There is so much more to this story.  There is the Richard III Society – a group determined to seek the truth about the King. There’s the University of Leicester – who have unearthed all these discoveries.

To write this post, I learned most of this story from and the National Post.

Plus, because this was big news today, you can read more about it from:


  1. Having read this I believed it was extremely informative. I appreciate
    you finding the time and energy to put this short article together.
    I once again find myself personally spending a lot of time both reading and leaving comments.
    But so what, it was still worth it!


  2. Fascinating, T.K.– you’ll soon be appearing as an expert on one of those “cold case” television programs!! : )

    Are you familiar with Josephine Tey’s novel The Daughter Of Time? She speculates (via her Scotland Yard protagonist) about who really murdered the princes in the tower.

    Of course, the book’s not as good as your post… : )


  3. Strange this fascination with Richard III, especially, as you point out, after history has given him such a raw deal. Another funny thing, when I was taught English history at (Catholic) primary school round about 1970 we learned that the princes in the tower were most likely killed by Henry Tudor. That’s how having a Catholic or Protestant education changes your perspective on history!


  4. My little sister works for Genentech, but they think she’s crazy giving up a good future to write and teach about art and technology. She’s got all the brains…that’s why I’m the airhead.

    By the way, given this fact alone, how could he be any kind of criminal: “Fact: during his brief reign, people saw liberal reforms, including the lifting of restrictions on books and printing presses.” It’s just about antithetical to what he was.


  5. I just love it when a mystery is solved, a question is answered, a lost relative is found – through research, archaeology, scientific examination, etc. I know there are so many unanswered questions, history was not always exactly as it has been portrayed, the history books were written by the victors and everyone had an agenda. Thank you for your post. I hadn’t heard of the possibility of living relatives in Canada.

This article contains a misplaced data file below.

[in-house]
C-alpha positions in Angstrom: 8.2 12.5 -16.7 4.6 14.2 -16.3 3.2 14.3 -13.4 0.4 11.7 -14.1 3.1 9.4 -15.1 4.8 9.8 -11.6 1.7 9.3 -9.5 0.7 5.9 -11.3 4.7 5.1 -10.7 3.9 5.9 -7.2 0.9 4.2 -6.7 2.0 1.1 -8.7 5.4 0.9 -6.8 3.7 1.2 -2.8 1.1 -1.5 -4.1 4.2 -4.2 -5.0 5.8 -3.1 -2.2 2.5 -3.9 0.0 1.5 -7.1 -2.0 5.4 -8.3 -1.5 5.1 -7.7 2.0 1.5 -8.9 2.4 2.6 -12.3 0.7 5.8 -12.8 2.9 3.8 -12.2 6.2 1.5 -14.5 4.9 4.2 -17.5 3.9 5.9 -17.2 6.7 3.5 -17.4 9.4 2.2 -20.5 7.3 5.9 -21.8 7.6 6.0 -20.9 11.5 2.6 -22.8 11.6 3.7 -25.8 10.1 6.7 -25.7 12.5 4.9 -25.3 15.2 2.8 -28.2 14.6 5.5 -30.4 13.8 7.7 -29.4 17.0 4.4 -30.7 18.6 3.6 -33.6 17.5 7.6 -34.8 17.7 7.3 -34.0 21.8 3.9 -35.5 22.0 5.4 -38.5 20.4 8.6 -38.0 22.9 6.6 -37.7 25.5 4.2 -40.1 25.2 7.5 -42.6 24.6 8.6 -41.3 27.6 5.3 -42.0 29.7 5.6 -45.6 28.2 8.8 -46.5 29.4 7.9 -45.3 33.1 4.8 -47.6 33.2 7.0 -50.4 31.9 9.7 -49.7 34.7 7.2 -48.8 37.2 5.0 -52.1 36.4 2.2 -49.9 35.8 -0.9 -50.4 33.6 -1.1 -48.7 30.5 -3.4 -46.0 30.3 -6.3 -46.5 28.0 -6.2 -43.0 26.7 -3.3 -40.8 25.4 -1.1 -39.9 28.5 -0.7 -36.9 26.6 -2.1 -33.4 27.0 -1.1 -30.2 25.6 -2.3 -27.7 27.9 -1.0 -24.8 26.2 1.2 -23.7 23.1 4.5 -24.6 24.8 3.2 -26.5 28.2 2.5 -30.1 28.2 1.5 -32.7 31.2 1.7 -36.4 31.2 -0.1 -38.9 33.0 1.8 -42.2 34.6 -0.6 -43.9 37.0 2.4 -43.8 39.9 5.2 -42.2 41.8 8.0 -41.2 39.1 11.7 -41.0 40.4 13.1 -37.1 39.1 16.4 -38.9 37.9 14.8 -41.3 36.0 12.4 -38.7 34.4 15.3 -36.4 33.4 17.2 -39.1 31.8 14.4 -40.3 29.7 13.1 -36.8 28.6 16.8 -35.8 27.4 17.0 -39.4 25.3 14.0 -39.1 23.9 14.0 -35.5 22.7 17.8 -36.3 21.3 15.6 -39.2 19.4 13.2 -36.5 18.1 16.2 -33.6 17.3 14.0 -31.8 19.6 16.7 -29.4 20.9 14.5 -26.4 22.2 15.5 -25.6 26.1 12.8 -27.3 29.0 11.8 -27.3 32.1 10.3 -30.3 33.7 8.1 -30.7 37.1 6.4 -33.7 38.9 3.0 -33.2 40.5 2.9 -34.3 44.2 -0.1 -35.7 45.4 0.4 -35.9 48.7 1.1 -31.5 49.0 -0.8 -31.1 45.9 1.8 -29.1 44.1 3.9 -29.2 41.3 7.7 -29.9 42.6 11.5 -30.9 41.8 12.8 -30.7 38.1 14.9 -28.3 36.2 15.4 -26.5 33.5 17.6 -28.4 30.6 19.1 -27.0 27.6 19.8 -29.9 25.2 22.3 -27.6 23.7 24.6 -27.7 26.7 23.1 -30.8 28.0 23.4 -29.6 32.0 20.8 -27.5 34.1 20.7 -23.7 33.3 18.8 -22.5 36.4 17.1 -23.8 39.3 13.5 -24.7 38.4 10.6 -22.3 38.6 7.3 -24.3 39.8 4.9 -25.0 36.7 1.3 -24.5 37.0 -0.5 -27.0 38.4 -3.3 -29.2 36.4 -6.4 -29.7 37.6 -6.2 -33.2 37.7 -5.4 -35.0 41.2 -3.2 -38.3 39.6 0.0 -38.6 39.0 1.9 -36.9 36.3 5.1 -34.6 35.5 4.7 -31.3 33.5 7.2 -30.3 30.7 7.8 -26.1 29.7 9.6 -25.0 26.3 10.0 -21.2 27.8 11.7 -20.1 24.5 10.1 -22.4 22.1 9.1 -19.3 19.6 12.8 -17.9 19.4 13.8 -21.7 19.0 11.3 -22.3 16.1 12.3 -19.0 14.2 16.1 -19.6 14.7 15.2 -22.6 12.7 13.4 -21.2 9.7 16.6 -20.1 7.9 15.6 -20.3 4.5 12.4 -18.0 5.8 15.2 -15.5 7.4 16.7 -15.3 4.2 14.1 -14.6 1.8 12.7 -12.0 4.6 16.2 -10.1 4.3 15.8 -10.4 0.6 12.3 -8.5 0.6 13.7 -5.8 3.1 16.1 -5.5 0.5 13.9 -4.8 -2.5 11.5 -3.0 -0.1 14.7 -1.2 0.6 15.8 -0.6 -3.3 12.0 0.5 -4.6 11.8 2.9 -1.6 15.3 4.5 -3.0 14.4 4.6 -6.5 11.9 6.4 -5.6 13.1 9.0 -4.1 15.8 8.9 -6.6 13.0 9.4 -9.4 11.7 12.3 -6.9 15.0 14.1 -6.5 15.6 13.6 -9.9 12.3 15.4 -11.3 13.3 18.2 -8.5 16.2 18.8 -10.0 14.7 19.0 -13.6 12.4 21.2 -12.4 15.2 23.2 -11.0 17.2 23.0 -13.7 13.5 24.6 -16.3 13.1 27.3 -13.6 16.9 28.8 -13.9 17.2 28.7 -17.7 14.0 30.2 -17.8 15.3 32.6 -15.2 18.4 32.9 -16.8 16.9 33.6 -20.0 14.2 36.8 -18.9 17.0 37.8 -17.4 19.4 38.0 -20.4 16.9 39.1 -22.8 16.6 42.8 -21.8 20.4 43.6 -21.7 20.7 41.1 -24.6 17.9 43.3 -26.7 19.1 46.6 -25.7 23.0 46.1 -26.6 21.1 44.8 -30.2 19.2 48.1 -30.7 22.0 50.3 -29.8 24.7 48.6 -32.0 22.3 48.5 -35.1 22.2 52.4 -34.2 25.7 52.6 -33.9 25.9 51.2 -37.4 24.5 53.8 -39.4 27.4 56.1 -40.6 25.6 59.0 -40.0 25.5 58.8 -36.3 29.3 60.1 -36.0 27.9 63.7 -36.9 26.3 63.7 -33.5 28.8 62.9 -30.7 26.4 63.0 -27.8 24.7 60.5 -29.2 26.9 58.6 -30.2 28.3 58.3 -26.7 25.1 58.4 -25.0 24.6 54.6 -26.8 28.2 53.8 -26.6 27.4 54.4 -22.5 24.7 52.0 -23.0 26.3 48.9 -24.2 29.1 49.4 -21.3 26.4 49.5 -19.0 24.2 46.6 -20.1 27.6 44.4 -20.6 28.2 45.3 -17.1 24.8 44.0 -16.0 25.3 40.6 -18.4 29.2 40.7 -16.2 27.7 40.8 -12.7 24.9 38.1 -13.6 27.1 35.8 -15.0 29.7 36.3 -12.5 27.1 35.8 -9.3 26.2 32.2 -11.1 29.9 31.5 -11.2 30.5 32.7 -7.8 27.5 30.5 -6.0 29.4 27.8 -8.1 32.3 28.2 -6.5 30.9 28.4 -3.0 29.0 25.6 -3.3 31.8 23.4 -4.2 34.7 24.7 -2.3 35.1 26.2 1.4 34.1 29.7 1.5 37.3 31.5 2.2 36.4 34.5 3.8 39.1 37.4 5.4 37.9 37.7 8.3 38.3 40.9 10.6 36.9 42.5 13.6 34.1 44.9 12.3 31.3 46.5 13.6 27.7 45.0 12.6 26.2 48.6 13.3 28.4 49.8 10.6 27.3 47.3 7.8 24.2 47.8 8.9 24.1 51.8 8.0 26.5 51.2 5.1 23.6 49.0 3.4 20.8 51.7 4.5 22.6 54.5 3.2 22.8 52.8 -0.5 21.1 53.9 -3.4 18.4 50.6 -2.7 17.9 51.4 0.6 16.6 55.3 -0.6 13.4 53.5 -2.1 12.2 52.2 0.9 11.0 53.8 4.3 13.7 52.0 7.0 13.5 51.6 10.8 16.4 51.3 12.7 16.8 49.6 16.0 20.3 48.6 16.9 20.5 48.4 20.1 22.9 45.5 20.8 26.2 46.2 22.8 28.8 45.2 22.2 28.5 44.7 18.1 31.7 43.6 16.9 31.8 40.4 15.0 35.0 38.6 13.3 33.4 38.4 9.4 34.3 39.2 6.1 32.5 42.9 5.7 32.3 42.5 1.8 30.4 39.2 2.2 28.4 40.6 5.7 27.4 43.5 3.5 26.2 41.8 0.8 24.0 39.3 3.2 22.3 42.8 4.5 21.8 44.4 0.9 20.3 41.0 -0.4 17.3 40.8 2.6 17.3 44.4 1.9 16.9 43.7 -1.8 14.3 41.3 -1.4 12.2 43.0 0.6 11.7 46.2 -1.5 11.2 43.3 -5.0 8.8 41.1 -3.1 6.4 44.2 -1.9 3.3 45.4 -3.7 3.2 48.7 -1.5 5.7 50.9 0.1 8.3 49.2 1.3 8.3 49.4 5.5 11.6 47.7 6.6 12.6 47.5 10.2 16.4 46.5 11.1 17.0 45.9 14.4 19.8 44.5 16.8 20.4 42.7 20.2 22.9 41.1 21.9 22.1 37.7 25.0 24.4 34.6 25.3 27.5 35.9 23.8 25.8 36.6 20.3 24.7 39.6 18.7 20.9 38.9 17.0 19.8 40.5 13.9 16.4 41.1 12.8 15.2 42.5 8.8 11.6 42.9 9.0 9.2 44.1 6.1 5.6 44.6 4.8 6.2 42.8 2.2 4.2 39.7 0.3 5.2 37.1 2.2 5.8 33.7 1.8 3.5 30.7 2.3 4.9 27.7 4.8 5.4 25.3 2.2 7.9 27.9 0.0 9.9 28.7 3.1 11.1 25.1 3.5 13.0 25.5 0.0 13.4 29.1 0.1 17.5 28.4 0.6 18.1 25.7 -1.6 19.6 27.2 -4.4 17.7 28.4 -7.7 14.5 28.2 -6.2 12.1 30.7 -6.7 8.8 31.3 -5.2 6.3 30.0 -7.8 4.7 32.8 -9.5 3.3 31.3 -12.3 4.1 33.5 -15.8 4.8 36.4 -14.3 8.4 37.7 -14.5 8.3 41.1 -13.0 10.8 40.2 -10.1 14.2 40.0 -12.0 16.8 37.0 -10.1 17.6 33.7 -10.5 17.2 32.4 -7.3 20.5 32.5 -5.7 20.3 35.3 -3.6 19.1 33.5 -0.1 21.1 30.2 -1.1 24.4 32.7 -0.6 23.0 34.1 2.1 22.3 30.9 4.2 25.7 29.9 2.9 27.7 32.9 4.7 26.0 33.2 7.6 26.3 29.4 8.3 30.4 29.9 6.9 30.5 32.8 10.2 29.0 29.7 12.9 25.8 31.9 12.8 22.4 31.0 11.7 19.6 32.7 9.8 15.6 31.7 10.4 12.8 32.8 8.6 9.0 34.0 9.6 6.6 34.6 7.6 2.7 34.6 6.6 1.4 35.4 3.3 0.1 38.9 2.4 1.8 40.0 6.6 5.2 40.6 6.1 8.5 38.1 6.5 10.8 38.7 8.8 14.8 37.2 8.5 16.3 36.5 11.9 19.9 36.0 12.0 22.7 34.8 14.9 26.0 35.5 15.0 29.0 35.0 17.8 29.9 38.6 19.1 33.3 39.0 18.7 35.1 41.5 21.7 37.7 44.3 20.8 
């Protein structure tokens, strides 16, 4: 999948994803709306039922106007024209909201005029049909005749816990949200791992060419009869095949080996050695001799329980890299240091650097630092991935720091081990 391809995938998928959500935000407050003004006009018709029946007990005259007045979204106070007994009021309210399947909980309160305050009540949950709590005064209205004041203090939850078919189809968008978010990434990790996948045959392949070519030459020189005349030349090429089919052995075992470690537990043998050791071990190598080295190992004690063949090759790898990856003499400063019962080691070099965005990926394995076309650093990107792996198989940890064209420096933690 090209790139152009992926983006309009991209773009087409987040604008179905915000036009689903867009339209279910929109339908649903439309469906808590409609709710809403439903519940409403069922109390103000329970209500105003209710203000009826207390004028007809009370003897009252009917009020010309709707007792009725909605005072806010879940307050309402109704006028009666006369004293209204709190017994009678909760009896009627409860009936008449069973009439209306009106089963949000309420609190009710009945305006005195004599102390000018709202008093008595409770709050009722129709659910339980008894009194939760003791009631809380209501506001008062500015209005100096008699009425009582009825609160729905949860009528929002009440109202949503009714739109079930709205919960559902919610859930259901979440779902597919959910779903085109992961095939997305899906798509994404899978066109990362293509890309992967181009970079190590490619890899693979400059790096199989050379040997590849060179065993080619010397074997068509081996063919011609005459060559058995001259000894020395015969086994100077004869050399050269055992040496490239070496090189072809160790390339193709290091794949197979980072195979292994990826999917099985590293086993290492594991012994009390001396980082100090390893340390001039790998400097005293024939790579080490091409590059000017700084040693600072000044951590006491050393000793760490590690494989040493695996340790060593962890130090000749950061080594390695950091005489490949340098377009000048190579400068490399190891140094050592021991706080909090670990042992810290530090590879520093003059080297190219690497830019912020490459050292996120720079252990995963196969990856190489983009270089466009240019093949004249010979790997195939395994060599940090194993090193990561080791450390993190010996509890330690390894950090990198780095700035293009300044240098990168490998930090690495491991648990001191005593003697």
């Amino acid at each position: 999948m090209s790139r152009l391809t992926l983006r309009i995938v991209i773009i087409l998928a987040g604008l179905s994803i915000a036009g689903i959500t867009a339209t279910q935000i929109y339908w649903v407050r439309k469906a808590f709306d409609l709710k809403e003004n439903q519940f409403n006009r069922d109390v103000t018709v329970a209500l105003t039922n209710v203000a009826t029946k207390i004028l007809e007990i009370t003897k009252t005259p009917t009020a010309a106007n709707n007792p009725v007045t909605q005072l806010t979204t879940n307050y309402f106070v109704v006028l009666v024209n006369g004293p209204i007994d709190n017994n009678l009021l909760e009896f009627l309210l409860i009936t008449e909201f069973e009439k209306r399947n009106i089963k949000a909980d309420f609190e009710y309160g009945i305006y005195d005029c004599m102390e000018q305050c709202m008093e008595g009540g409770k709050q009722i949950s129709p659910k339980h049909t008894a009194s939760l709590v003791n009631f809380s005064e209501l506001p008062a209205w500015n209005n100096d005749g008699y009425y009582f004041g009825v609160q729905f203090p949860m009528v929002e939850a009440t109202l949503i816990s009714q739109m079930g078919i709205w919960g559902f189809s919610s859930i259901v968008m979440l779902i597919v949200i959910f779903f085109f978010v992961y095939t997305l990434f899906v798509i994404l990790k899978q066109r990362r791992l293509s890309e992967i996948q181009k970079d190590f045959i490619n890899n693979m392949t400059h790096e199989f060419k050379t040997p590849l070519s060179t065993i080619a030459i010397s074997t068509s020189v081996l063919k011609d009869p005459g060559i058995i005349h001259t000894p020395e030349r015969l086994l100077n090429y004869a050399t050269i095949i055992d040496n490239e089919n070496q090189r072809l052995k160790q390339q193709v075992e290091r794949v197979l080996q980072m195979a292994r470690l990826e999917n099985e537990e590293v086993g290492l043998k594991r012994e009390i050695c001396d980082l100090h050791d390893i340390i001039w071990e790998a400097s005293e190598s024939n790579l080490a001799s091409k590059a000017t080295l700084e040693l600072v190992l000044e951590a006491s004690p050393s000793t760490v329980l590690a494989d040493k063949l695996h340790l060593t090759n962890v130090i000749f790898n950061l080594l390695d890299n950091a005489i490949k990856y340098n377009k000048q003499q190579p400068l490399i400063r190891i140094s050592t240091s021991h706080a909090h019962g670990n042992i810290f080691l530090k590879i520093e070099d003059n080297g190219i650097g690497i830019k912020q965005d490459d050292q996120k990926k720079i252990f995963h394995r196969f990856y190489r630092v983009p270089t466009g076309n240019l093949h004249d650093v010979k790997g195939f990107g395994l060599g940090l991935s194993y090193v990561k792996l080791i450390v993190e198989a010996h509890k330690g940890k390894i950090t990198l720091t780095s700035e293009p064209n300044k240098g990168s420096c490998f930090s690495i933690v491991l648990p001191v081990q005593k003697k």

6. they always blamed Richard for the princes murder but I personally think Henry 7th did the deed. After all it was the only way to secure the throne for the Tudors. as for Richard being a hunch back I am do not see it all the paintings I have seen he stands straight Shakespeare has a lot to answer for……


    • There are a lot theories out there, which is fascinating! It seems that even those who study him at length cannot all agree on some facts. You just have to love history, eh? Thanks for the visit and comment. 🙂


  7. There’s a book by, I think, Josephine Tey, which I read long ago saying that Richard’s bad reputation was probably the doing of Henry VII, who most likely was guilty of killing the princes in the tower. You might possibly find it interesting.
    Thanks for liking my post. Hope you’ll feel like visiting my blog some more. Best wishes.


  8. Hi TK; it’s History Month. Do you have any stories about BC black pioneer stories. I read something about Salt Spring Island Jim Anderson as a pioneer. Any just a thought that came up during meditation. 😀


  9. Thank you for the history lesson. I read about this on news sites but I was not aware that there was a living relative of his. Will he be going to the funeral?
    Good piece.
    Take Care.


  10. The technology today is so great that they can actually identified him. Knowing the “history” of KIng Richard, if I were the relative, I will renounce it just in case it will hunt me.


    • Yeah, you’re probably right about that. 🙂 isn’t it amazing what they can do today … And yet, we still suffer from the common cold … Umm, different science, though …